For today’s feature, I’d like you all to meet Angie!
1. Tell us about your personal breastfeeding experience with your children:
I’ve been naturally feeding since the birth of my daughter, 4 1/2 years ago. I fed her all through the pregnancy with my second daughter and tandem nursed until just recently when #1 decided she didn’t want to anymore (although she still occasionally sees her sister doing it and asks for it). Through the pregnancy it was tough at times due to nipple sensitivity, but my daughter loved it so much I couldn’t deny her one of her favorite things. I adjusted her latch a little so it wouldn’t hurt as much. When my milk came in the second time it was only a day postpartum, and I never got engorged because I had a wonderful “pump” in my older nursling. I’ve had family and friends question my breastfeeding during pregnancy and doing what many consider extended breastfeeding, but I see it as an opportunity to inform, not usually as a put-down.
2. What is your view of breastfeeding in public, and why?
I think it needs to be done much more, and much more openly! If more people see it as normal, more people may try it as their chosen feeding method. And if there are more natural feeders, there will be more support. I think that all the hooter hiders and blankets need to disappear. I know that some people are modest or afraid to show their breasts, but honestly, there’s not much showing when there’s a baby attached.
3. What is your view of sustained breastfeeding, and why?
By sustained breastfeeding I assume you mean “extended”. I think it’s a wonderful opportunity for children to remain attached to their parents in that special bond. I see it as an extra supplement that wouldn’t be there otherwise, extra protein, vitamins, minerals, antibodies, fluids, and so much more. I see human milk as liquid love, and why wouldn’t I want to share it with my children as long as I can? My argument for it: natural feeding is normal, natural, nutritious, tastes good, feels good, fixes so many ills, protects, immunizes, and so much more. I have no negative things to say about it. Some people say it creates a child who is too clingy or dependent, but I don’t believe that to be true at all. So if something is so good and MAY have the side effect of a child being clingy, why wouldn’t you do it for your child?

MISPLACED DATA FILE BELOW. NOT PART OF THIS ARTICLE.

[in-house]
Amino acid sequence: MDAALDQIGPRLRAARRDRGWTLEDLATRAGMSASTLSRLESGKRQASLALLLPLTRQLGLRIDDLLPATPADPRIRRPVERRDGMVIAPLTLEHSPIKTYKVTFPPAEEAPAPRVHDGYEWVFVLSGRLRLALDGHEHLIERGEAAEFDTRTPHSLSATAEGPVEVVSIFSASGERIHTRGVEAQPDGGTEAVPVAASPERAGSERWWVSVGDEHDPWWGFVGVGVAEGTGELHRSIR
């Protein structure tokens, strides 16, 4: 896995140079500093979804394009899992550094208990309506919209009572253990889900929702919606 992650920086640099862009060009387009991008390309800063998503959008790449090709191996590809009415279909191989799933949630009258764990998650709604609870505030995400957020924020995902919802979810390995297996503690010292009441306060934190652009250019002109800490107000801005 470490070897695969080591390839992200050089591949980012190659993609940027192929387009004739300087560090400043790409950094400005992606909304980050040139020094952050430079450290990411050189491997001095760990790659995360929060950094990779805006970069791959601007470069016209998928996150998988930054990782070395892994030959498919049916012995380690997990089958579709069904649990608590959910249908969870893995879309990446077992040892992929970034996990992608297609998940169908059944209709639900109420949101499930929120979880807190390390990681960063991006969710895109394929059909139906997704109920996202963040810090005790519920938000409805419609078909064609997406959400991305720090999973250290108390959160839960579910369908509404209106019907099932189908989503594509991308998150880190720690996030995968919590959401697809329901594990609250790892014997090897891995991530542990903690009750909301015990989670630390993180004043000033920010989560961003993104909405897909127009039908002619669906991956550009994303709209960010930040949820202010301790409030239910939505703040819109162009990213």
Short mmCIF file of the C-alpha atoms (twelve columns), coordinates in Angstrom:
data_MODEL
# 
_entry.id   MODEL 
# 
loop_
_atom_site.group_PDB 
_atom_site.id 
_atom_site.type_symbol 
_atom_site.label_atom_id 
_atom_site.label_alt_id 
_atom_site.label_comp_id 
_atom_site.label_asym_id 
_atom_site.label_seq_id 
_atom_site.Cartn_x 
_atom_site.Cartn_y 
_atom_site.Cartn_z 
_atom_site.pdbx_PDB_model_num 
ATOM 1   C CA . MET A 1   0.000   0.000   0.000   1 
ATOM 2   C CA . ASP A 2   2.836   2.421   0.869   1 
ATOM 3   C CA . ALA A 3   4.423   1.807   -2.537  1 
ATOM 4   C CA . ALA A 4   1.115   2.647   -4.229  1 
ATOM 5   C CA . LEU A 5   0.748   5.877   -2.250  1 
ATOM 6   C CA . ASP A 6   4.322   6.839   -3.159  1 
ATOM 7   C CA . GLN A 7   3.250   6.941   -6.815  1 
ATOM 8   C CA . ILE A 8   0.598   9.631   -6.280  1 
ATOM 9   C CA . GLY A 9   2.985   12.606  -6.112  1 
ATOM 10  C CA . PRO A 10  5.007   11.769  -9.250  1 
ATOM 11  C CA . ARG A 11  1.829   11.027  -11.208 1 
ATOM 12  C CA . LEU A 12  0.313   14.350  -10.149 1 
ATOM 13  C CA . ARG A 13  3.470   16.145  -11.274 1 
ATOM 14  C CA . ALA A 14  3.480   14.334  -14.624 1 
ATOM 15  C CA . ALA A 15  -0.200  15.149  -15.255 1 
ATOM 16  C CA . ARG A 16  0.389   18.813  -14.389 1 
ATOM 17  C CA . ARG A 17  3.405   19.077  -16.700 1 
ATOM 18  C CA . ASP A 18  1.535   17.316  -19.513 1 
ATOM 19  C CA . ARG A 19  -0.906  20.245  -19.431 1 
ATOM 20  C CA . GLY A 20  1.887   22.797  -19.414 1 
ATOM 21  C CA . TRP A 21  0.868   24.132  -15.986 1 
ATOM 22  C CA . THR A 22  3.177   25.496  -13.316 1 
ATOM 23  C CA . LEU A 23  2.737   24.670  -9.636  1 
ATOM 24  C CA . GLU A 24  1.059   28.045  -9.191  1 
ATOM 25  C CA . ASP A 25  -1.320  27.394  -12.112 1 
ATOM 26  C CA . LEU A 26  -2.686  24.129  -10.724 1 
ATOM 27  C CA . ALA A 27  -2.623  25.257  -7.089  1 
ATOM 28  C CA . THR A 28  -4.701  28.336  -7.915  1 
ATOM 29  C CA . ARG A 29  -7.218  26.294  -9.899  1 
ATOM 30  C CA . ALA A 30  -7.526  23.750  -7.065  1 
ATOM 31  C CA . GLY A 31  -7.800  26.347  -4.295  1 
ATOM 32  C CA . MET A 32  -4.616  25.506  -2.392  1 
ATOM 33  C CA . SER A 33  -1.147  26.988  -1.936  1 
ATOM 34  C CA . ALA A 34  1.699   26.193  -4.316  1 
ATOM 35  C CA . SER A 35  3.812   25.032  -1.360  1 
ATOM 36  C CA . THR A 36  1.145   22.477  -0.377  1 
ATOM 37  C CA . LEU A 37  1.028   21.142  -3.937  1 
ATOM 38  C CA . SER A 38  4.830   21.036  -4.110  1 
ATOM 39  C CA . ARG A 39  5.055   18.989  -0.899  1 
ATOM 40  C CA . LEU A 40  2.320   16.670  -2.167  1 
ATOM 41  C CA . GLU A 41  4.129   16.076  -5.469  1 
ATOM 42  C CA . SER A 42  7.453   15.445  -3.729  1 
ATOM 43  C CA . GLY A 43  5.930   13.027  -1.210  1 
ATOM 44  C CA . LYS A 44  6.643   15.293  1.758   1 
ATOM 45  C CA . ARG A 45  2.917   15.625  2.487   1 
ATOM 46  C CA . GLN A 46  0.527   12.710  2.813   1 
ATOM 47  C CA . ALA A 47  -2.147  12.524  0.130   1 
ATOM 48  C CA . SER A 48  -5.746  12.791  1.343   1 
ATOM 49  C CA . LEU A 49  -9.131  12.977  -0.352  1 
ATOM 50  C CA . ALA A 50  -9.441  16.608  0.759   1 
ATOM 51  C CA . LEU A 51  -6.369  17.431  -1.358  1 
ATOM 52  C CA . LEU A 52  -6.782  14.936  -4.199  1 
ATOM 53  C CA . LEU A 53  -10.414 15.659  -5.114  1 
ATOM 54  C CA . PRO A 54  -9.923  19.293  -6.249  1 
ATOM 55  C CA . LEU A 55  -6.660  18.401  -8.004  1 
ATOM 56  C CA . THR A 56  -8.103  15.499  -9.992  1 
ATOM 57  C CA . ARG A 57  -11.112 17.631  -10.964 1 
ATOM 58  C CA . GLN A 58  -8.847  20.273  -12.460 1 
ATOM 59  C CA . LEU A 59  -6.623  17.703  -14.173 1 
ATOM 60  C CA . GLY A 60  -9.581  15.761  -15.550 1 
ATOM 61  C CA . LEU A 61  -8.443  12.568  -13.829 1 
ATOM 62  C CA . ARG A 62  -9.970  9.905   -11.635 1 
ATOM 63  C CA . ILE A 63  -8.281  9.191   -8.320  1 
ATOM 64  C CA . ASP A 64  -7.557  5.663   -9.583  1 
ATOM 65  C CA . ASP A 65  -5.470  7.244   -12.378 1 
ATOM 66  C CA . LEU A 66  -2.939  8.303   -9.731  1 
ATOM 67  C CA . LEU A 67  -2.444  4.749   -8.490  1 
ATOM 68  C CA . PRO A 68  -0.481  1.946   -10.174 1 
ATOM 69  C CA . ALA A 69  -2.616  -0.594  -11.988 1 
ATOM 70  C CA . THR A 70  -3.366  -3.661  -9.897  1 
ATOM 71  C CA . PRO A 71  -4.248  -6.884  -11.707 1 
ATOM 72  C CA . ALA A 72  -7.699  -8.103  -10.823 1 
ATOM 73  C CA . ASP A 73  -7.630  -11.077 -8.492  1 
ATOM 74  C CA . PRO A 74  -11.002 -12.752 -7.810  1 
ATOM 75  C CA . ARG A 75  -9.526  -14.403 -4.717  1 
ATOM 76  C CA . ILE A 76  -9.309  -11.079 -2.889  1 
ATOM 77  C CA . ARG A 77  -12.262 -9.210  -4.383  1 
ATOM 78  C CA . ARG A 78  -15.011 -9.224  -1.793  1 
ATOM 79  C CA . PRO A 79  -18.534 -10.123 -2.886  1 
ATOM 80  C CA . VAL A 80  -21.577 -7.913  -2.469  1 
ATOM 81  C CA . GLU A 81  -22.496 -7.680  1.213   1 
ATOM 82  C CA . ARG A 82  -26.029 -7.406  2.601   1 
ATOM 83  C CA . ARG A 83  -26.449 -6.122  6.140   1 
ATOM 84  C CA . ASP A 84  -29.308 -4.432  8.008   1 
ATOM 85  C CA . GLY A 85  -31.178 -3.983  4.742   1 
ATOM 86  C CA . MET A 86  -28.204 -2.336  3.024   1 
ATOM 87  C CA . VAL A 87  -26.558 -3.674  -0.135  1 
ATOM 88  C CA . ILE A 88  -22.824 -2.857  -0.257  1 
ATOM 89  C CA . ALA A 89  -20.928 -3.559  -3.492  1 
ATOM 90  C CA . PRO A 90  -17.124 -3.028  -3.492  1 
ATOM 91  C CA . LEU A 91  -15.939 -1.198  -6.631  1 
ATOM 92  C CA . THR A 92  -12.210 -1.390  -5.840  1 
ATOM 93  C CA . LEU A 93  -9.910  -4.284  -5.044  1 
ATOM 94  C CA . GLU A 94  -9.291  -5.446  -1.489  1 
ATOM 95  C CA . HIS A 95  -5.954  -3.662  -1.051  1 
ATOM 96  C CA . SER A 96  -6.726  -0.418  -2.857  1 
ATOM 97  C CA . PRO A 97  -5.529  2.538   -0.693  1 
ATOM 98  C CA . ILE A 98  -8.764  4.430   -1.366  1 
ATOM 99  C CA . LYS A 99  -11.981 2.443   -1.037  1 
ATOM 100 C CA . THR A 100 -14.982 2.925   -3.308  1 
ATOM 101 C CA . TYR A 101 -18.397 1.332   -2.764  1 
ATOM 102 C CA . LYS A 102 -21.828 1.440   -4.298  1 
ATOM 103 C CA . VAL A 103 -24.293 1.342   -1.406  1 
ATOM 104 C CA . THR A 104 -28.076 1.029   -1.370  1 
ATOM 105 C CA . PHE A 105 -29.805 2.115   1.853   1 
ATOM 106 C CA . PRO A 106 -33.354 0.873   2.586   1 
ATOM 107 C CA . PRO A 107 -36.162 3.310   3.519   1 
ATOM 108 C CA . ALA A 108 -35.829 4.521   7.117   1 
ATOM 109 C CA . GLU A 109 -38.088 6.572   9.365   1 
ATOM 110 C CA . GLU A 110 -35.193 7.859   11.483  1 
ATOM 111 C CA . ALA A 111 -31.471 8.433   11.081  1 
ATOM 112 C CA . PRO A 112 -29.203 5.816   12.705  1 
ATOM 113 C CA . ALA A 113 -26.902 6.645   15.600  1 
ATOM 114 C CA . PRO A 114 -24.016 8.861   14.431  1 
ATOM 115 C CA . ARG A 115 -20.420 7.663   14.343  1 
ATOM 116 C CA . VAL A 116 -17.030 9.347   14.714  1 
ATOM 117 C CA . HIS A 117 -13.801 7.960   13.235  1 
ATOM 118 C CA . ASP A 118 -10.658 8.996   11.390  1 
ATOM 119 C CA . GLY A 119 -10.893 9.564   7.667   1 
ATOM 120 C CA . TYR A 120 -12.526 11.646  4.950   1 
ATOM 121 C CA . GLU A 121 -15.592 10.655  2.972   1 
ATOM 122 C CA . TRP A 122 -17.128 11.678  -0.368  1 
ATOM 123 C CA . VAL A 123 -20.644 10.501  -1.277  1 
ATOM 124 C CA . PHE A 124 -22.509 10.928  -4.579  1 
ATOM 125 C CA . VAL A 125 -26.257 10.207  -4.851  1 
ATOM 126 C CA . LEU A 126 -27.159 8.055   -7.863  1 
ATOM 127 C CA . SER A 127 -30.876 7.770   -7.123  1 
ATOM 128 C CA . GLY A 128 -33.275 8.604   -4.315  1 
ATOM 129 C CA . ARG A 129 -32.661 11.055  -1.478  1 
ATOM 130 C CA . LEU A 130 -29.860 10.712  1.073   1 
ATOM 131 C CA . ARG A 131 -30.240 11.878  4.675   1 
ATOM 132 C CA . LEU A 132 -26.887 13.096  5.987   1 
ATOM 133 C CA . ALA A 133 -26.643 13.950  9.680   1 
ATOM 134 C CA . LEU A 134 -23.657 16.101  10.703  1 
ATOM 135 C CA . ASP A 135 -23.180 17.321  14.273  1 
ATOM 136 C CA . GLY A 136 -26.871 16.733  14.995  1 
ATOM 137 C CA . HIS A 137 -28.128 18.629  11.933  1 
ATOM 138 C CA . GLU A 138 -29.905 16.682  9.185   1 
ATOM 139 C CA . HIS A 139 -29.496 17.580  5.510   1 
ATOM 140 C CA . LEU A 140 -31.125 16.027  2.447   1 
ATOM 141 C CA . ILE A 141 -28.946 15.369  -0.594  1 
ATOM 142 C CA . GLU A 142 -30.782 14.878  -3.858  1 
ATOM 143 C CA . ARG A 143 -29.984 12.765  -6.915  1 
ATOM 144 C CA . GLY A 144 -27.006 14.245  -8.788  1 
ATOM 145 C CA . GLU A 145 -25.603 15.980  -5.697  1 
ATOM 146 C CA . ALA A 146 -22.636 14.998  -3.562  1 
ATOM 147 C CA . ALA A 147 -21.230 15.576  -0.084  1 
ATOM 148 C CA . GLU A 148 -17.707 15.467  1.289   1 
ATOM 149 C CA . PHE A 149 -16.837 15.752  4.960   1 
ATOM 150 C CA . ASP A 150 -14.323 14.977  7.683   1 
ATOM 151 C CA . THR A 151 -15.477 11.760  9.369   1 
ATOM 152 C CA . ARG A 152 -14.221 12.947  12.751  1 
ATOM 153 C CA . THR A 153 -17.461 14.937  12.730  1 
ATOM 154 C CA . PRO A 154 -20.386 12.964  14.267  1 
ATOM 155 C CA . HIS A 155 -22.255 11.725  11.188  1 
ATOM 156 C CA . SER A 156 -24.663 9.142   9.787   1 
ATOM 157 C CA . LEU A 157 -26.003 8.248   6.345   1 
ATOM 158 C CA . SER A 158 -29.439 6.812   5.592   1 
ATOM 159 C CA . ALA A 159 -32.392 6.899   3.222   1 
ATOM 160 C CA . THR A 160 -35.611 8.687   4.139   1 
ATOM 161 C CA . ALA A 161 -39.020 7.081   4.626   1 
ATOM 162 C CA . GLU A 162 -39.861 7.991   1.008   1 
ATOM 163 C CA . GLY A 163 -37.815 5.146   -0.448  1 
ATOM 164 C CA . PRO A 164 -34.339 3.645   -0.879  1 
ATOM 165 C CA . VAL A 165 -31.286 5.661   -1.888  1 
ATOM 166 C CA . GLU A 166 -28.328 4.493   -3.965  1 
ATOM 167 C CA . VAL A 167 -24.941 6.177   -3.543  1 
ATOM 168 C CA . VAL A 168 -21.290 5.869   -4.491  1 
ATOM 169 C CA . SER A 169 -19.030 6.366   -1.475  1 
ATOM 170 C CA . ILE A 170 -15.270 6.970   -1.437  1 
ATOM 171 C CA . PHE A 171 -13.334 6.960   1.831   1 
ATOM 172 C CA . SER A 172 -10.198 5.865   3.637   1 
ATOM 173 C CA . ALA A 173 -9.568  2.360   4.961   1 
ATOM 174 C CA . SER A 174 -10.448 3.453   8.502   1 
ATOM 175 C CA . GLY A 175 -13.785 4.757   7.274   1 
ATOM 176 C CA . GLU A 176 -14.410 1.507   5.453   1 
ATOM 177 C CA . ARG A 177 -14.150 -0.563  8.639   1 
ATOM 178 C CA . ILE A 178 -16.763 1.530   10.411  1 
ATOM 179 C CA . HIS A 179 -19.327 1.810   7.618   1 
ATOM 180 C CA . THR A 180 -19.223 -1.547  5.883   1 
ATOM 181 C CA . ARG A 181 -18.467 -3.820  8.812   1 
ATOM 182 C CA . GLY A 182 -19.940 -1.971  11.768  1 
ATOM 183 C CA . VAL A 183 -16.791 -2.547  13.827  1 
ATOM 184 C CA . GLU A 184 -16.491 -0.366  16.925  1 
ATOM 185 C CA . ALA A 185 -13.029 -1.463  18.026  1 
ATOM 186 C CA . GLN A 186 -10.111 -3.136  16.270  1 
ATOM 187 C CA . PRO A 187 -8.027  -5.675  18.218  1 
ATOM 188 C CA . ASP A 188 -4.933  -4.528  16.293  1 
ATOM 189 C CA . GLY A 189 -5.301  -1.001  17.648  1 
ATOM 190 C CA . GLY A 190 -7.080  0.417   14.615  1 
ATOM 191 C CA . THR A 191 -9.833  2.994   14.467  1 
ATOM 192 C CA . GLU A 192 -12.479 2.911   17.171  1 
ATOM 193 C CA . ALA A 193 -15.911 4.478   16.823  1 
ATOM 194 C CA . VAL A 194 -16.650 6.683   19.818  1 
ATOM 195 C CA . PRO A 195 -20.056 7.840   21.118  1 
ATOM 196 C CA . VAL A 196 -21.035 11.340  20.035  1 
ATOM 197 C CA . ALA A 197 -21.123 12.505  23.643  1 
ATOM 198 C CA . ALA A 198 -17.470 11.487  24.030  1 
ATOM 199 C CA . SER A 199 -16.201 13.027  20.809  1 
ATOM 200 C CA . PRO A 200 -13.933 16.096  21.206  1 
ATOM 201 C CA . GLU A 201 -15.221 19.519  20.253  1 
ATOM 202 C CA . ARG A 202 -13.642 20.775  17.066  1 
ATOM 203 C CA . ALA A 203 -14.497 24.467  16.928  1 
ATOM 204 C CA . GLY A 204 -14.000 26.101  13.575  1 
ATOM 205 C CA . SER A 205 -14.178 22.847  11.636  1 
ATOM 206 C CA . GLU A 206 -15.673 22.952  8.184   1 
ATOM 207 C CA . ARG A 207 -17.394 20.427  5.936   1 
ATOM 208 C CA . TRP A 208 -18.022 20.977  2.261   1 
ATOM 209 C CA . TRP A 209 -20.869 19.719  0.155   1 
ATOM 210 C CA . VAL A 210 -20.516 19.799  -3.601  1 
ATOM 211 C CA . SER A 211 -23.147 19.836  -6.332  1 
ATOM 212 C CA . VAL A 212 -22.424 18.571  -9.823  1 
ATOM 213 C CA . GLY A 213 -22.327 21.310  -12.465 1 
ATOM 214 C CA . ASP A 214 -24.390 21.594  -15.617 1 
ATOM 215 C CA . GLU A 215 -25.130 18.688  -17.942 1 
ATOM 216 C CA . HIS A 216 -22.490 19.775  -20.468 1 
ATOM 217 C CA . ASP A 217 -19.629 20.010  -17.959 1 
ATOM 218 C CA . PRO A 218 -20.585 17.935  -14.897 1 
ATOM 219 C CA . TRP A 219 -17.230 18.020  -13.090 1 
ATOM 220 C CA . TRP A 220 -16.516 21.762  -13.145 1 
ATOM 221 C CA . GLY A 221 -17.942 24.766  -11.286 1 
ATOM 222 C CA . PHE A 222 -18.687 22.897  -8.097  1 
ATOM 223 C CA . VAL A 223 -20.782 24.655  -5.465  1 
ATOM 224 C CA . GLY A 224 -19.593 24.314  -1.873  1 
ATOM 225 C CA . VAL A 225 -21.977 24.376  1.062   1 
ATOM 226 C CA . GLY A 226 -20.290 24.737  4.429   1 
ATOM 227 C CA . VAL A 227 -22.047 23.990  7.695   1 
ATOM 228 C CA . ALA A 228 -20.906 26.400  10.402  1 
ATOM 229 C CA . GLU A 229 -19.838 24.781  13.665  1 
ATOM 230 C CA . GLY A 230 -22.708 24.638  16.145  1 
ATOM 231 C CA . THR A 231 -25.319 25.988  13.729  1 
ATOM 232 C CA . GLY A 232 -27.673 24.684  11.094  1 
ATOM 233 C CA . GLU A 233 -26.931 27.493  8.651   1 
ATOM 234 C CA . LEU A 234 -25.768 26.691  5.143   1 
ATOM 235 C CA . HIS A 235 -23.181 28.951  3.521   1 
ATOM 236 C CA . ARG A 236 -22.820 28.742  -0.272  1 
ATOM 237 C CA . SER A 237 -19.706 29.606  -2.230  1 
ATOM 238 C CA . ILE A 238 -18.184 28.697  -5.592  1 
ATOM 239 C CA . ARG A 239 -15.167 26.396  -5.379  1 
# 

4. What is your view of adoptive breastfeeding, and why?
I think it’s a wonderful gift an adoptive mother can give her child. I see it as a testament of how hard mommy is willing to work for the child. Whether the child receives donor milk, formula or in some cases his adoptive mommy’s milk (or some combination of the three), it’s a more nurturing way to deliver sustenance.
5.Is there anything you find unique about your breastfeeding story with your children?
I’m sure it’s not unique, but I never knew how passionate I’d be about it. I never thought I’d be a mom nursing her baby until she’s 4, let alone nursing through a pregnancy. I used to be one of those uninformed folks who thought you’re supposed to wean when they get teeth or when they can talk. If I’d stopped when my little one was old enough to talk she would’ve only received milk from me until 11 months. That’s nowhere near long enough.
6. Is there anything you wish you did differently?
When my oldest was a year old I pulled out a can of formula that had been sent to me by a formula company. I decided to let her try it, just for the heck of it. I had no idea how to prepare it, so I of course read the instructions. I made a bottle of 8 ounces of formula and handed it to her. She took an ounce and handed it back. I wish I hadn’t given it to her. I also wish I had not given her a pacifier. She is now a tough one to break of thumb-sucking.
7. Is there anything you would like to add?
In many cases where a mom switches to formula due to low supply, I feel that it’s usually due to improper latch or giving a baby a bottle or pacifier too early. If you have the opportunity to delay or eliminate artificial nipple usage, do it. Your supply will thank you.
Take advice only from successful feeders and successful professional organizations. If someone stopped nursing before a year, two years, anything that is less than your goal (or the recommended goal of the WHO or even AAP), pay little or no attention to their “sound advice”. Visit websites like kellymom and Dr Jack Newman’s site and la leche league for good information. If someone offers to help, TAKE THEIR HELP! But not necessarily their advice.
A clingy baby is not a product of being close to his mother. It’s because he’s a BABY. He’s supposed to be that way. He’ll grow into a confident person if you meet all his needs.
You can check out Angie’s website here: www.yourlovingbirth.com